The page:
Often employers also make unlawful deductions from workers’ wages, such as:
- When there are shortages in a till, the worker has to pay back the shortages
- The worker breaks something at work
- The worker owes the employer money, but did not agree that the amount owing should be deducted
- The worker is off sick and the employer deducts money for the days not worked
- The worker is absent from work without leave (permission to take annual, family responsibility or maternity leave, or being sick)
If an employer wants to deduct a fine from a worker’s wage, to compensate the employer for loss or damage, the employer can only deduct the fine if:
- The loss/damage happened during the ‘course and scope of employment’
- The worker was at fault
- A fair hearing was held to give the worker a chance to state her or his case
- The employer does not deduct more than the actual value of the loss or damage
- The total amount deducted is no more than 25% of the employee’s wages
- The worker gives consent in writing
REMEMBER: Fines may not be deducted from wages. The employer can only deduct from a worker’s wage if the worker has agreed to this or if a court has ordered this, and if the employer follows the rules above.
Daily and weekly rest periods
- No employee’ hours of work may be spread over more than 12 hours per day. ‘Spread over’ means from the start of work to the end of work, including any breaks for meals or rest and any overtime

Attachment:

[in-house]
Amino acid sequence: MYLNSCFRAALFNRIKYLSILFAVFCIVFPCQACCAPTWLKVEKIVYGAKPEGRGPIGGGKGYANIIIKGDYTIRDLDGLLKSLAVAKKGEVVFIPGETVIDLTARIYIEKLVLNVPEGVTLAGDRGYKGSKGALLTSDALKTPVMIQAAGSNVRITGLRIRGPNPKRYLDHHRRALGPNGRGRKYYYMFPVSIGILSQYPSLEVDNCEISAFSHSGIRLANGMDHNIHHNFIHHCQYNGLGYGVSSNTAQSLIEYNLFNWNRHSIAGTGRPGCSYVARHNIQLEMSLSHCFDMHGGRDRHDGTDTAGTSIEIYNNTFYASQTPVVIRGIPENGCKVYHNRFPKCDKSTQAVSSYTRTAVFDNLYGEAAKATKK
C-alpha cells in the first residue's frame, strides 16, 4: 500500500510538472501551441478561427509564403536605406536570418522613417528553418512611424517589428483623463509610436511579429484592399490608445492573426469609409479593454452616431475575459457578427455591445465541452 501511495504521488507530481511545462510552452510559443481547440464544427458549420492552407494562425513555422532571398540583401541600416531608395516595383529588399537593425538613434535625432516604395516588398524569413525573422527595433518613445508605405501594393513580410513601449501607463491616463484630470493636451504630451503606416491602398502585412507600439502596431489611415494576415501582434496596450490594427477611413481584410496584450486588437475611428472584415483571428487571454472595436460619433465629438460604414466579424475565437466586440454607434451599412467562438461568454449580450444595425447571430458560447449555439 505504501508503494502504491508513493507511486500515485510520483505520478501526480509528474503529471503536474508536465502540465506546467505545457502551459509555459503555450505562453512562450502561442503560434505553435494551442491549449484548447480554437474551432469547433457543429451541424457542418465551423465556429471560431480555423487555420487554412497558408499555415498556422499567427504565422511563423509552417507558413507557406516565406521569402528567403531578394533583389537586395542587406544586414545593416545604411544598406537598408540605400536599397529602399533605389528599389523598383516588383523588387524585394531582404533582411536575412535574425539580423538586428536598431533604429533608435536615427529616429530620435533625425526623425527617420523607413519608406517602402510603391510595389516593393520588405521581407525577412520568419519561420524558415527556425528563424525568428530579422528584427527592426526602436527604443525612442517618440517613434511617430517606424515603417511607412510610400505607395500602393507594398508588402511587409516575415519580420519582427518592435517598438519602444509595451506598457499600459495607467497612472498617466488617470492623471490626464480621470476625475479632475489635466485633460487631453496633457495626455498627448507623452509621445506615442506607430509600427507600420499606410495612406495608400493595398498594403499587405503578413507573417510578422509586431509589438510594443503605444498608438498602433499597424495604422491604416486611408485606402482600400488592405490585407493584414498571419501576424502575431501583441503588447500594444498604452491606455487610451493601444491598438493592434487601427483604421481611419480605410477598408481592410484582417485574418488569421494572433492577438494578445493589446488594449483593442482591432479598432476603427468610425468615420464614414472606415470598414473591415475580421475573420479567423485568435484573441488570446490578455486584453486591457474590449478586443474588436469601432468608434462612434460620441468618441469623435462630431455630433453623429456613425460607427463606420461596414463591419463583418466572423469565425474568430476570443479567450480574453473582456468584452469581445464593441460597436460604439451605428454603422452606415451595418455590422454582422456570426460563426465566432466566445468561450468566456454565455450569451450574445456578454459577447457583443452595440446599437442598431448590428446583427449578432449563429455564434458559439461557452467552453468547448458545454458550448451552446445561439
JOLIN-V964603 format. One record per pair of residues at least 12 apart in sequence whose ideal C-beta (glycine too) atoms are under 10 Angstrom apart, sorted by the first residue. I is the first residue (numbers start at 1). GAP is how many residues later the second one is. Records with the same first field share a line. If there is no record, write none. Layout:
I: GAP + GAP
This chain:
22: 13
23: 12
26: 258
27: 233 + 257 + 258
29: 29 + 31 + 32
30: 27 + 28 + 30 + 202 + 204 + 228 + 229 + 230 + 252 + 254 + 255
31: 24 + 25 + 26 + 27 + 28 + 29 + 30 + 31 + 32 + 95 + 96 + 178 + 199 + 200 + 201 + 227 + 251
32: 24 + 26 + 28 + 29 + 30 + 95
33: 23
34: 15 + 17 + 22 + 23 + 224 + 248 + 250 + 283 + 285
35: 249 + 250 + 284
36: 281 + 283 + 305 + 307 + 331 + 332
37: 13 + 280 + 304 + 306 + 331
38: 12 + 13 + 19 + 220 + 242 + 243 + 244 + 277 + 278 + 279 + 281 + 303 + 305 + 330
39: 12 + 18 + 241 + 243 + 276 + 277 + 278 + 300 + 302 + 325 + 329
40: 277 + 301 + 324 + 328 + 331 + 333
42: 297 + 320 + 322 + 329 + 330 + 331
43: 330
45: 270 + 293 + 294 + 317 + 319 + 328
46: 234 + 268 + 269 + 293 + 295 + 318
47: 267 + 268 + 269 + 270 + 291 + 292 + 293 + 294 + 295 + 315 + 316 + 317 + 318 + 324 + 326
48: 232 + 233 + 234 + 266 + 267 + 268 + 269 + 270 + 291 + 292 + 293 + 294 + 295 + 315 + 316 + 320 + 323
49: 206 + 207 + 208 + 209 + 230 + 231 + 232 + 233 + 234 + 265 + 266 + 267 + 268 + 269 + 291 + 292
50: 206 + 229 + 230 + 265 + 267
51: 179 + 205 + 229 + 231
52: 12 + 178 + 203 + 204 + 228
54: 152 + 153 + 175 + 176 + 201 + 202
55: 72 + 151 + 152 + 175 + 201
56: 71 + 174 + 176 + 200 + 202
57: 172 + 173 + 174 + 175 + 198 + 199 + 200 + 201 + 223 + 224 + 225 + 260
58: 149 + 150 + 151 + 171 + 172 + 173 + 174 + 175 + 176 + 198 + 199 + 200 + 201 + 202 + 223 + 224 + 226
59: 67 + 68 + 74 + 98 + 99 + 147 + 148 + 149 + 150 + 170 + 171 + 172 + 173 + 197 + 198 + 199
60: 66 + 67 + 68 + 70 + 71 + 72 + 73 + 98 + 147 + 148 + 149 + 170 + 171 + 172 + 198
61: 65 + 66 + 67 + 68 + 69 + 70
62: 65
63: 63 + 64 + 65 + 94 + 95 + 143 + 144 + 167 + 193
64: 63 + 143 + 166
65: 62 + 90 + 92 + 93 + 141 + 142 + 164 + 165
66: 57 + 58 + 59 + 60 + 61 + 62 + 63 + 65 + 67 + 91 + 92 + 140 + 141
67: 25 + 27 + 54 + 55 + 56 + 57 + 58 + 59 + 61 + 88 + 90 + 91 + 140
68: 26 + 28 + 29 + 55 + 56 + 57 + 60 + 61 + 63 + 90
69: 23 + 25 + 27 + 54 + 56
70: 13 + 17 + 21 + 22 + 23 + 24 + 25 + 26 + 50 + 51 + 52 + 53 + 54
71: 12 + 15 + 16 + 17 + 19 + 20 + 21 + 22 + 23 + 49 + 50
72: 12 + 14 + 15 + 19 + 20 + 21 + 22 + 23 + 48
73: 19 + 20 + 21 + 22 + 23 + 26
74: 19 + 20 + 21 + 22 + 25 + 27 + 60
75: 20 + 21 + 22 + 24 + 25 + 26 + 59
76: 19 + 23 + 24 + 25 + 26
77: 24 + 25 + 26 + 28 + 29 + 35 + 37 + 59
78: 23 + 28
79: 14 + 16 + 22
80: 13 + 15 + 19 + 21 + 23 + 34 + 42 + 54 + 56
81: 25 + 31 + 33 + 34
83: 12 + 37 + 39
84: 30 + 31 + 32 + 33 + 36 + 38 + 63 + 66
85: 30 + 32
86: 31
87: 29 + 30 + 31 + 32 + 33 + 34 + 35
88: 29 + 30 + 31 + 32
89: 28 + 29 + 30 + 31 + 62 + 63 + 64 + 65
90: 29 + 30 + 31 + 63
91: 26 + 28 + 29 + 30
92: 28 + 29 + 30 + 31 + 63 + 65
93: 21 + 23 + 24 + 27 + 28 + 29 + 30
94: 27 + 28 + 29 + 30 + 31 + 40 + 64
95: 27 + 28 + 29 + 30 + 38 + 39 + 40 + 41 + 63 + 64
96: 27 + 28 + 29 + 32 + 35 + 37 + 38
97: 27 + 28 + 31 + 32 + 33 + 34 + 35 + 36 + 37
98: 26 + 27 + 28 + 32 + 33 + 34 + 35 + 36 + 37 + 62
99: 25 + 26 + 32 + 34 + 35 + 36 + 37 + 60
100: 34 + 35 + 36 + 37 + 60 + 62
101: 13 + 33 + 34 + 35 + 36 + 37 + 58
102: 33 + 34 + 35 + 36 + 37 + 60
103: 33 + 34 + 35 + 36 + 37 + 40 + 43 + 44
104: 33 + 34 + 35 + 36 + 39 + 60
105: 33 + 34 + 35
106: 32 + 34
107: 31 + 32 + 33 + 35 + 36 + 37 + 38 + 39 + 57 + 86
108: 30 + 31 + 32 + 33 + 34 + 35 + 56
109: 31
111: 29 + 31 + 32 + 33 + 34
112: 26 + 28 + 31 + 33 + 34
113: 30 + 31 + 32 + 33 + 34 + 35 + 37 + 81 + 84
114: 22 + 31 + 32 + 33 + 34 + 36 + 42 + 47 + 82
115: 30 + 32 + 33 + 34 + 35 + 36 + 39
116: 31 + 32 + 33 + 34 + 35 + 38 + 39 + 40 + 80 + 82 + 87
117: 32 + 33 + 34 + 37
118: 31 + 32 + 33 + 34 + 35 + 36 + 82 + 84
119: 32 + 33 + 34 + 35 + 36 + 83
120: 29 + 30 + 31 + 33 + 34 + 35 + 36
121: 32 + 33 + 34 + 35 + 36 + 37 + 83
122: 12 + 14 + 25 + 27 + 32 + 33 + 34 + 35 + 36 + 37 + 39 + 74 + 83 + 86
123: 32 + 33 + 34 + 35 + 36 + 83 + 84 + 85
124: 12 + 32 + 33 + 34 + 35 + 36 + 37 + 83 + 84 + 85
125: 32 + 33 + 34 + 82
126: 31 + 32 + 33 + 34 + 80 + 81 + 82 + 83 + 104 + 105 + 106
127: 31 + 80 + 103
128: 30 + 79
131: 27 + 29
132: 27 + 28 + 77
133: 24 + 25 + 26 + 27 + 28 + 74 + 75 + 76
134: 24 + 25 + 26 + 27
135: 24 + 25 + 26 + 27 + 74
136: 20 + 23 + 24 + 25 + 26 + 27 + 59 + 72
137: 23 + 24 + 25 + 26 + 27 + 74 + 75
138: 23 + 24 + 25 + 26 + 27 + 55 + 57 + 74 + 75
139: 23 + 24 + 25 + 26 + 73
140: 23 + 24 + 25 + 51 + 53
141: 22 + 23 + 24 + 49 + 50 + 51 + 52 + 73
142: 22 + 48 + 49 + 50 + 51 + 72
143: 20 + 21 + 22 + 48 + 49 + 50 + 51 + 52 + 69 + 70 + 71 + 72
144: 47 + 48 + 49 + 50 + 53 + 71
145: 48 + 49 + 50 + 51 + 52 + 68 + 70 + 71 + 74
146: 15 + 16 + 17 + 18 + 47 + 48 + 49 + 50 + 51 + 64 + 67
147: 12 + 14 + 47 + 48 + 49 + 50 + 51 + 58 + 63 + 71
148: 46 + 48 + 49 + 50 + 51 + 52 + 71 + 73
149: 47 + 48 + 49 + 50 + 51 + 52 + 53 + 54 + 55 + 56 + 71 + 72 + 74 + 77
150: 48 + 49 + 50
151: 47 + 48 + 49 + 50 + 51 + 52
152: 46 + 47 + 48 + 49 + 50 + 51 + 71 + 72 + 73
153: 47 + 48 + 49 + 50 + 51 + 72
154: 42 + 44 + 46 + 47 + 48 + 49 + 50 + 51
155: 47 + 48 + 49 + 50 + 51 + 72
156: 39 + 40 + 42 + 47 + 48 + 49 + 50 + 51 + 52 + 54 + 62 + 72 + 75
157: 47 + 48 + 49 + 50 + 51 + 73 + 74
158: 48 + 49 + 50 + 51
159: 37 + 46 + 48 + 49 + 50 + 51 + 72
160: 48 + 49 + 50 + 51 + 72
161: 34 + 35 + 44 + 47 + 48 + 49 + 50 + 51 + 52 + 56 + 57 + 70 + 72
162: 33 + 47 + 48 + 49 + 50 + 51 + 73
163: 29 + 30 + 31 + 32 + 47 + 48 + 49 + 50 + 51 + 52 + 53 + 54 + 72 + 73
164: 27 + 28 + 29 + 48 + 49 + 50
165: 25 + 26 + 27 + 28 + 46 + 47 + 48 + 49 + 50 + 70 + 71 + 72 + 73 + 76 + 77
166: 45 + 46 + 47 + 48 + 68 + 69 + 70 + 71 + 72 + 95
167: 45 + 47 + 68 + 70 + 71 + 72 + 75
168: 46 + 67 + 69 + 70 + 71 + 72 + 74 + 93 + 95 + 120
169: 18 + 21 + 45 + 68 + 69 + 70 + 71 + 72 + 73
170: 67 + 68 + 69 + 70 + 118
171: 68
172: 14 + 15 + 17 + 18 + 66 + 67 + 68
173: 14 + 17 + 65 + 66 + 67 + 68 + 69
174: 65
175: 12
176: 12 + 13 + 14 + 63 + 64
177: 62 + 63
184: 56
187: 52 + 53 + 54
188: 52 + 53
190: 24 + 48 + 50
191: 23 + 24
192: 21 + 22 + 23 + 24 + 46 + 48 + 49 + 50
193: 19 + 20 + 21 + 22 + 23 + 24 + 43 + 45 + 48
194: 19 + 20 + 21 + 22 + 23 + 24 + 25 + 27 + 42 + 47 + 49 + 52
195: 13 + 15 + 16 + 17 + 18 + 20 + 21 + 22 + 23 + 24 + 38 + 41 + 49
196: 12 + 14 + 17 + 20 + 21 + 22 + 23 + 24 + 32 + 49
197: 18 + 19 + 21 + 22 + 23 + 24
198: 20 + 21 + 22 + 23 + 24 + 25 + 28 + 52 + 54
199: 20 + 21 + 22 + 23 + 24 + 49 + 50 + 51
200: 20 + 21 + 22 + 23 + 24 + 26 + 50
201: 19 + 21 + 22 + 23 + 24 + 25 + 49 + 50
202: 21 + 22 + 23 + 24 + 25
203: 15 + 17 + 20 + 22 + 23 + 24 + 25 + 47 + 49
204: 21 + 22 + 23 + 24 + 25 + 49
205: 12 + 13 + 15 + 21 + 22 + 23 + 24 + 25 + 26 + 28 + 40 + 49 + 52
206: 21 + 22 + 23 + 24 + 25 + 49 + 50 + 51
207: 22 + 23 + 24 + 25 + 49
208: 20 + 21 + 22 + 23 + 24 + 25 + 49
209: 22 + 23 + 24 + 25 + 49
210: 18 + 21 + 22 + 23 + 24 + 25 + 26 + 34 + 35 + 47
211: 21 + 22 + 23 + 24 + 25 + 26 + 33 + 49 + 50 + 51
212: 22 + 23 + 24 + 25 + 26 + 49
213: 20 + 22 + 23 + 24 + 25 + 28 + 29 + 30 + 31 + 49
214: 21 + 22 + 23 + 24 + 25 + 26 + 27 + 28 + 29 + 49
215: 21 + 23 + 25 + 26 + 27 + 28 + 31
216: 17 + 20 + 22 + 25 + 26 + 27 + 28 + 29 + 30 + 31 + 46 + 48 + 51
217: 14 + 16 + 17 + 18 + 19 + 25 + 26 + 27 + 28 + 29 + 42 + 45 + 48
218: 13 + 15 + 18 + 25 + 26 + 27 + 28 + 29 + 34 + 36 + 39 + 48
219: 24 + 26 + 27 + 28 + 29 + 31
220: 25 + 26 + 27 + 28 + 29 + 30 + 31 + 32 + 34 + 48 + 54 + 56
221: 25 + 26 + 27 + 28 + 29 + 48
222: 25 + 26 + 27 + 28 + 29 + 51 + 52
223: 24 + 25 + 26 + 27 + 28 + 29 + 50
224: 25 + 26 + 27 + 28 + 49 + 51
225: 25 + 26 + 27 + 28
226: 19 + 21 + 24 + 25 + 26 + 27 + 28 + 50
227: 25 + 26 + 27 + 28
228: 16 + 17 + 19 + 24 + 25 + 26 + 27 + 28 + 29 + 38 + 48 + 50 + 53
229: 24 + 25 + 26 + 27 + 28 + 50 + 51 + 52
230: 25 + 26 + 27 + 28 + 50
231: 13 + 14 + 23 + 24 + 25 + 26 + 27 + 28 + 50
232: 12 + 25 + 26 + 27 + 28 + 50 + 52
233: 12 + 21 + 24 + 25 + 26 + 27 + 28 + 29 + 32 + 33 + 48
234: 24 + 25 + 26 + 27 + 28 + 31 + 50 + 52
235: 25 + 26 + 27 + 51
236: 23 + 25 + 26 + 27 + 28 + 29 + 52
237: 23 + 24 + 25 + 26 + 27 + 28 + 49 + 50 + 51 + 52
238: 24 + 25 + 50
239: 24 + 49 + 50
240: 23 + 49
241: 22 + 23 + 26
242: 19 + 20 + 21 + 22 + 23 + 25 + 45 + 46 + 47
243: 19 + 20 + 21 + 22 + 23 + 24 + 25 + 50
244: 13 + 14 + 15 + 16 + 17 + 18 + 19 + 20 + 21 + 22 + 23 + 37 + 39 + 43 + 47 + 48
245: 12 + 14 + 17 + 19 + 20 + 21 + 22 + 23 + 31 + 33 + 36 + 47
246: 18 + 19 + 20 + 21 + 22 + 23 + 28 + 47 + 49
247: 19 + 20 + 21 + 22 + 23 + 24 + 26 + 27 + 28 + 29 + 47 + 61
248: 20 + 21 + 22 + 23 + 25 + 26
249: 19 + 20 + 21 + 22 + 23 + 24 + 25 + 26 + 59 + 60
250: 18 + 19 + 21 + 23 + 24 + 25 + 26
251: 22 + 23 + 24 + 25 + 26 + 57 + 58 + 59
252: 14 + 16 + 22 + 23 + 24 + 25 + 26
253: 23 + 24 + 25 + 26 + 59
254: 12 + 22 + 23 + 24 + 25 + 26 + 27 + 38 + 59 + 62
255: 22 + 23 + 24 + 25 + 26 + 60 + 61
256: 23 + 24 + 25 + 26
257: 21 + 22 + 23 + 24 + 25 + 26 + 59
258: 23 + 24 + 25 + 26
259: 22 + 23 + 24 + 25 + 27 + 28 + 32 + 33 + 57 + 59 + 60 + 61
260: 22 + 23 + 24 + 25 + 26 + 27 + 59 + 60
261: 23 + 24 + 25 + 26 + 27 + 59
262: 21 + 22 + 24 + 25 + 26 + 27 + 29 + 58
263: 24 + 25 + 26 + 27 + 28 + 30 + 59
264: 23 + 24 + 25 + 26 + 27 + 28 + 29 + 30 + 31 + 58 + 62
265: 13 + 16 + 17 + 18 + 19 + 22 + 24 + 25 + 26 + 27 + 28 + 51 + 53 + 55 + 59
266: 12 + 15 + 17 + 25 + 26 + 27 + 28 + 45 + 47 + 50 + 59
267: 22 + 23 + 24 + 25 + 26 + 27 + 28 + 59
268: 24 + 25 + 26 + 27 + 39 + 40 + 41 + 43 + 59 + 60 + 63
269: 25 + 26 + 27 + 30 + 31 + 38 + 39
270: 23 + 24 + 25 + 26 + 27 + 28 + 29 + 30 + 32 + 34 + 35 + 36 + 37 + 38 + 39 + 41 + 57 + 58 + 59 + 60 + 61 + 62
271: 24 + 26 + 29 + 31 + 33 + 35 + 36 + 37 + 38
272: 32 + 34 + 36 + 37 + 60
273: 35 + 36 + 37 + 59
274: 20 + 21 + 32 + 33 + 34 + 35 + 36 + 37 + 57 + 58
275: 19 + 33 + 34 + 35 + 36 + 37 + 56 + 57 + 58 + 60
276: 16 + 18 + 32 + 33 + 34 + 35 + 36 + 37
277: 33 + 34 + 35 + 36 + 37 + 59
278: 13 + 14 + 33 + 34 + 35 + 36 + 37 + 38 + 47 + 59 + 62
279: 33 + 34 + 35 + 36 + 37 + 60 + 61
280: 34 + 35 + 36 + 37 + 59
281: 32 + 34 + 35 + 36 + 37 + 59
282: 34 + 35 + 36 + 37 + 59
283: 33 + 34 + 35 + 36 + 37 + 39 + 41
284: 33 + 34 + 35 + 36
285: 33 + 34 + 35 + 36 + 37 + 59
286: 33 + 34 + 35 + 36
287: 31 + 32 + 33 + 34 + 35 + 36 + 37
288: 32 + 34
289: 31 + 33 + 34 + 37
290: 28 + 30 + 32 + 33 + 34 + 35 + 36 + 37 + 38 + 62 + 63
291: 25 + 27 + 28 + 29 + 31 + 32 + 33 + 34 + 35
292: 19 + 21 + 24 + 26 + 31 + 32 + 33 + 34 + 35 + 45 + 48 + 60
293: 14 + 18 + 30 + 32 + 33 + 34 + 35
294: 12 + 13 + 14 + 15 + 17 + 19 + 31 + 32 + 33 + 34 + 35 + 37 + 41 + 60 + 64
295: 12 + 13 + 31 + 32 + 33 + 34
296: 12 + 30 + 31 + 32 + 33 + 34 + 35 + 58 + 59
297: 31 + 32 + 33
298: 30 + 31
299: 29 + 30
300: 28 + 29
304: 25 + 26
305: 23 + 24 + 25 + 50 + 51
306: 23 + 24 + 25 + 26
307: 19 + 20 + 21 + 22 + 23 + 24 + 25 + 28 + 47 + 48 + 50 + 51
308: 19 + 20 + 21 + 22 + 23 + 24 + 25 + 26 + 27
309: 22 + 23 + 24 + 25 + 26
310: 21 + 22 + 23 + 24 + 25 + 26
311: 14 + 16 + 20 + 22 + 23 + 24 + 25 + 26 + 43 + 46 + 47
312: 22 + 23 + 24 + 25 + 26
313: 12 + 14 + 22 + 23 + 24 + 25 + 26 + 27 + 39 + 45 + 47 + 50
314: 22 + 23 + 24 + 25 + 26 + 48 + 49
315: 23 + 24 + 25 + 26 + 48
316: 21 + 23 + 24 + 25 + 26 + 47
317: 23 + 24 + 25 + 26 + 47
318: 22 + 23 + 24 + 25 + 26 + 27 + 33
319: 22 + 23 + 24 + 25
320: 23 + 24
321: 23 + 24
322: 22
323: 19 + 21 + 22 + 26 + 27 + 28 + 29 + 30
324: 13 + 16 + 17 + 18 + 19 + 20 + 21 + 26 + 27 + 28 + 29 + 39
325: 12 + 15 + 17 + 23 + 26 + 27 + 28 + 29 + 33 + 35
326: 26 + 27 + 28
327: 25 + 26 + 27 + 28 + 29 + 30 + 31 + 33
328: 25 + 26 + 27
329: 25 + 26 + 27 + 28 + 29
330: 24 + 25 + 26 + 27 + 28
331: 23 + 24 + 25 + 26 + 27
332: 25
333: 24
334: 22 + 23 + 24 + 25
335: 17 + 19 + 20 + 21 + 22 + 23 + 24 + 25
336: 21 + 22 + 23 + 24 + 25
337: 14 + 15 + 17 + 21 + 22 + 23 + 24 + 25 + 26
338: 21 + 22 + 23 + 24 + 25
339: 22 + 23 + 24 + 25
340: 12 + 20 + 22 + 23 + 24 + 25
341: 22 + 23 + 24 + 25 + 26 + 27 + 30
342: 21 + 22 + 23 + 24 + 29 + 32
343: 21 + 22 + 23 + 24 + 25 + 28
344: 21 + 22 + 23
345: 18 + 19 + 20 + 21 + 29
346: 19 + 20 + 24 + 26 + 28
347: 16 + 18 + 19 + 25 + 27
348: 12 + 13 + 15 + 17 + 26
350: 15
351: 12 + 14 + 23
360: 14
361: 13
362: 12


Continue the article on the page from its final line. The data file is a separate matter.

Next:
- No worker’s hours of work may be spread over more than 12 hours per day (‘Spread over’ means from the start of work to the end of work, including any breaks for meals or rest and any overtime.)
- A rest period of 1 hour is required after every 5 hours worked. This can be reduced to 30 minutes, if the worker and employer agree in writing
- Every worker is entitled to a daily rest period of 12 hours from the end of work on one day to the start of work on the following day. This rest period can be reduced to 10 hours if a worker lives on the premises and gets a meal break of at least 3 hours (this may be relevant to domestic workers, caretakers, farmworkers, and so on)
- Every worker is entitled to a weekly rest period of 36 continuous hours. For many workers, this is over the weekend
- An agreement in writing between the employer and employee may reduce the meal interval to not less than 30 minutes or do away with a meal interval if the employee works less than 6 hours on a day
The agreement can also provide for a rest period of at least 60 consecutive hours (hours in a row) every two weeks.
Leave can be annual (yearly) leave, sick leave, maternity leave, family responsibility or unpaid leave.
- Every worker is entitled to 21 consecutive days paid leave per year. This is the equivalent of three weeks time off
- The worker is entitled to take 21 days all in one go, but can choose to use the annual leave to take occasional days off work. The employer then deducts these days of occasional leave that a worker took during the year from the annual leave
- Annual leave must be taken within 6 months of the end of an annual leave cycle (a year’s work)